Now that you know WHY ADP is important, I want to show you HOW to exploit it by highlighting those players who are going too low compared to players with similar ADPs. You can grab an ADP report at Mock Draft Central.

Feel free to share your insights below or at my Twitter (@h2h_corner).

h2h Corner ~ Knowing ADP – How To Win Your League Before It Starts: Gio Gonzalez

Gio Gonzalez – Current ADP 178th; 49th SP – My Rank: 49th Pitcher; 42nd SP

I was on the Gio bandwagon hard last year and don’t see any real reason to jump off now.

Sure he benefited from an impressive A’s bullpen (78% strand rate) and had a little luck on balls put into play (.274 BABip – he did lower his line drive rate to 15.4%), but his FIP* was only 3.78 and his xFIP* rested at 4.18.

*From Fangraphs, Fielding Independent Pitching (FIP) measures what a player’s ERA should have looked like over a give time period, assuming that performance on balls in play and timing were league average. Expected Fielding Independent Pitching (xFIP) is a regressed version of FIP. It’s calculated exactly the same as FIP, except it replaces a pitcher’s homerun rate with the league-average rate (10.6% HR/FB) since pitcher homerun rates have been shown to be very unstable over time.

The real important thing about Gonzalez’s 2010 is that he posted a 7.4% HR/FB rate – something he had struggled to get into single digits throughout his professional career. The other surprising stat from his 2010: a 7.67 K/9 – a number much lower than most expected.

I think he will give up a handful more home runs, likely have his strand rate go down a tad (although the A’s bullpen again appears to be excellent) and post a BABip around .300. However, I think those will all be small regressions and he will get back to striking out a batter an inning.

Consequently, Gonzalez is a 4.00 ERA/1.35 WHIP guy with 200+ Ks. The more I think about it, the more he should be at least 10 spots higher and close in value to Jonathan Sanchez.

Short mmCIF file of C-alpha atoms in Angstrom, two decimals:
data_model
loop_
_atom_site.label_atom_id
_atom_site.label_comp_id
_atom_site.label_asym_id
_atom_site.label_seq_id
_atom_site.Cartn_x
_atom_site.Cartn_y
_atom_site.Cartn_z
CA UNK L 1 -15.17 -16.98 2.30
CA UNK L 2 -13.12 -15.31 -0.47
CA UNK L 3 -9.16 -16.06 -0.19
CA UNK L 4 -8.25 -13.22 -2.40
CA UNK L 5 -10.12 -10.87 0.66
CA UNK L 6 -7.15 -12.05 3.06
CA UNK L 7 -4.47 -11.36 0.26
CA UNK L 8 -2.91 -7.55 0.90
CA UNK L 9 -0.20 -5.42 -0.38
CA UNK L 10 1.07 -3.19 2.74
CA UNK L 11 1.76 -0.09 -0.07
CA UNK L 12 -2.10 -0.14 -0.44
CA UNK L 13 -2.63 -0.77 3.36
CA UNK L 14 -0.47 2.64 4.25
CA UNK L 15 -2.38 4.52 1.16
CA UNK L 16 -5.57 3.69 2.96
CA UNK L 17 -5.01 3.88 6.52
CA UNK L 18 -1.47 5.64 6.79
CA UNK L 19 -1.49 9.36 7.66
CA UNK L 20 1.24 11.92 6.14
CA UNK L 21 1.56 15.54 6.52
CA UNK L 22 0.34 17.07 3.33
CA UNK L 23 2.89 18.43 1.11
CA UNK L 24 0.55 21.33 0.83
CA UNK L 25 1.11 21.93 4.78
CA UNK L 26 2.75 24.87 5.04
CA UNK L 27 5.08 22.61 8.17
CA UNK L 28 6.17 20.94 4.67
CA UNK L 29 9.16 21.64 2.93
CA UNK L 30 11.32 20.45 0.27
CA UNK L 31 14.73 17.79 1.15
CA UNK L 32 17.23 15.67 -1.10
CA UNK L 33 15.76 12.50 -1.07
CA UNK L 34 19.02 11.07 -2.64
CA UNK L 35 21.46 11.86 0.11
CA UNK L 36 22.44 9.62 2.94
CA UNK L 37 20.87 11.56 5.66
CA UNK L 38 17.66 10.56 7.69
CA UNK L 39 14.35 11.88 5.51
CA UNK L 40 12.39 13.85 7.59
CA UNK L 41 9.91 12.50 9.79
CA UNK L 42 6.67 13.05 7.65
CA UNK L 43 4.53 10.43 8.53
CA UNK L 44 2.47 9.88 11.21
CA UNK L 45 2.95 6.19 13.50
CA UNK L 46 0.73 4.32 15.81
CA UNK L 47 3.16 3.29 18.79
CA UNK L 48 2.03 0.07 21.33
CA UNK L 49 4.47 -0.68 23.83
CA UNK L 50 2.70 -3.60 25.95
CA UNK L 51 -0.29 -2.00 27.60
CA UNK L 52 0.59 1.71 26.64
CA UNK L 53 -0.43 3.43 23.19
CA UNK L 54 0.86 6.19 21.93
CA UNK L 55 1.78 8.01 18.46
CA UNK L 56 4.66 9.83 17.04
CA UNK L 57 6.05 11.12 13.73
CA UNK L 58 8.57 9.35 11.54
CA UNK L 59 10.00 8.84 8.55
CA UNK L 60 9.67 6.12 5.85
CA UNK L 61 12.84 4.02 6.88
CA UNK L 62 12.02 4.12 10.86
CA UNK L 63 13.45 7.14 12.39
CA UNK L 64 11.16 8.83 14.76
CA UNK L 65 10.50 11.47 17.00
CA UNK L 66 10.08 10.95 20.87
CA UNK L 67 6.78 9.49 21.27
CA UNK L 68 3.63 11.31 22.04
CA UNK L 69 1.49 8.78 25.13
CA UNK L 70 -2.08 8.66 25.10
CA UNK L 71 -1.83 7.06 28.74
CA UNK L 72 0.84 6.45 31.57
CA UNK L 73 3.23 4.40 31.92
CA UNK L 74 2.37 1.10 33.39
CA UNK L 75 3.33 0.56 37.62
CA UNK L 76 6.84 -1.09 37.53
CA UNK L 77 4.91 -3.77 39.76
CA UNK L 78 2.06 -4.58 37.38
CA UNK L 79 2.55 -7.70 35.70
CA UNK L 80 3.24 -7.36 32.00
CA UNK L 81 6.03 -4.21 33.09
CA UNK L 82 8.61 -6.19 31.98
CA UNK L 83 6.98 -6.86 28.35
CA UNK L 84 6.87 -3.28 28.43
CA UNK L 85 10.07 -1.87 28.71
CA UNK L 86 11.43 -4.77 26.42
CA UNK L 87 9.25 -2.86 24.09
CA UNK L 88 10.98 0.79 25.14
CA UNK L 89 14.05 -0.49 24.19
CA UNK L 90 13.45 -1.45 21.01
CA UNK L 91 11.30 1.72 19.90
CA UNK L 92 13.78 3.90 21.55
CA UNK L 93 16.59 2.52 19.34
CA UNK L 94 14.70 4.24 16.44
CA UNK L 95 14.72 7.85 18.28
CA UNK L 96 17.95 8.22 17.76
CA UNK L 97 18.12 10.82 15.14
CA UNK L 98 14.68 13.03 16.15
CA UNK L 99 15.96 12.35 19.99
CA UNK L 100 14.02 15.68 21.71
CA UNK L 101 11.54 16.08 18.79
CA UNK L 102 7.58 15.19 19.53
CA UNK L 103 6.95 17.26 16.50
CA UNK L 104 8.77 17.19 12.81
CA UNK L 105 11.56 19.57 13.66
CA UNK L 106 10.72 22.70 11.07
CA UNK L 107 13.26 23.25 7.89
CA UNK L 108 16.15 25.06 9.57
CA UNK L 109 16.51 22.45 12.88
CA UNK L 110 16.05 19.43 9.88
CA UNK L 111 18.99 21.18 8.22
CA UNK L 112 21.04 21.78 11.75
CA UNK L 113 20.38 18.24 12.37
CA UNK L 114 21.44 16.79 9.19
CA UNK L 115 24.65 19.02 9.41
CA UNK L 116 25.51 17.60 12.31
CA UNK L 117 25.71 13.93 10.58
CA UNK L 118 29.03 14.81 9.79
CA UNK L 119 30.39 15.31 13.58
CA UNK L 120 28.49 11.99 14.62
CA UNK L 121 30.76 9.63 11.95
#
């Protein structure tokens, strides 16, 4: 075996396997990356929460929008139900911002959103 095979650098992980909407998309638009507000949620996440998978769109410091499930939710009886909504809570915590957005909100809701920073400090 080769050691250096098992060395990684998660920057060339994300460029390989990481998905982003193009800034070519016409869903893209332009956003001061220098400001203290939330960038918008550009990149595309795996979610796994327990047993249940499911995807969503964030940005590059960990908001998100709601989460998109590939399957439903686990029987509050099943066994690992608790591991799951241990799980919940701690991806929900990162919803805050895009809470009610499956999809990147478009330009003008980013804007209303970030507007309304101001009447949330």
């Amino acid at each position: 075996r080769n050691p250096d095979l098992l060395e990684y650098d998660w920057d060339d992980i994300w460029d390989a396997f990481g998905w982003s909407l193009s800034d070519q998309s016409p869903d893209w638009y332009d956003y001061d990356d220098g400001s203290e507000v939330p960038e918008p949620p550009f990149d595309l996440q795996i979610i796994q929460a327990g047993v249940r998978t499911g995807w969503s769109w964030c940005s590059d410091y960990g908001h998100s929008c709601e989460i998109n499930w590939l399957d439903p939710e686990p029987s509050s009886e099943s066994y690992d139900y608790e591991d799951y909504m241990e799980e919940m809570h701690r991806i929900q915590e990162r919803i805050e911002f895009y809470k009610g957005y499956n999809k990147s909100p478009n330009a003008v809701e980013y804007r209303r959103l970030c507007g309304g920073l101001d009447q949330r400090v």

Sanchez, like Gonzalez, posted a banner 2010 year – Sanchez had a 9.54 K/9 rate, lowered his HR/FB rate to single digits and benefited from a fierce bullpen (79.5% strand rate) and a little luck on balls in play (.252 BABip). I see both guys putting up similar numbers – I do give the nod to Sanchez to post an ERA in the 3.75 range, but their WHIPs should be identical and both should hit around 210 Ks if they get to 200 IPs.

While I love Sanchez, I love Gonzalez and his price a little bit more.

Feel free to share your insights below or at my Twitter (@h2h_corner).

______________

Maximizing every drop of value in every pick is hugely important. Taking a player in the fifth round that you could just as easily have taken in the sixth round is a major mistake. To avoid this, you need to know all about Average Draft Position (ADP).

While no two drafts are identical, knowing where a player typically goes gives you a general idea of where he will go in your draft. That said, be sure to do homework on your league mates subjective tendencies. For example, if there are Red Sox fans, be sure to snag guys like Lester and Youkilis a bit earlier than you normally would. In addition, you should talk up your sleepers before the draft (discretely of course) to see if anyone is on to them. If you don’t, an opponent with an itchy trigger finger who hasn’t done his ADP homework might snag one of your sleepers a round before anyone else is typically taking him.

Now that you know WHY ADP is important, I want to show you HOW to exploit it by highlighting those players who are going too low compared to players with similar ADPs. You can grab an ADP report at Mock Draft Central.

Feel free to share your insights below or at my Twitter (@h2h_corner).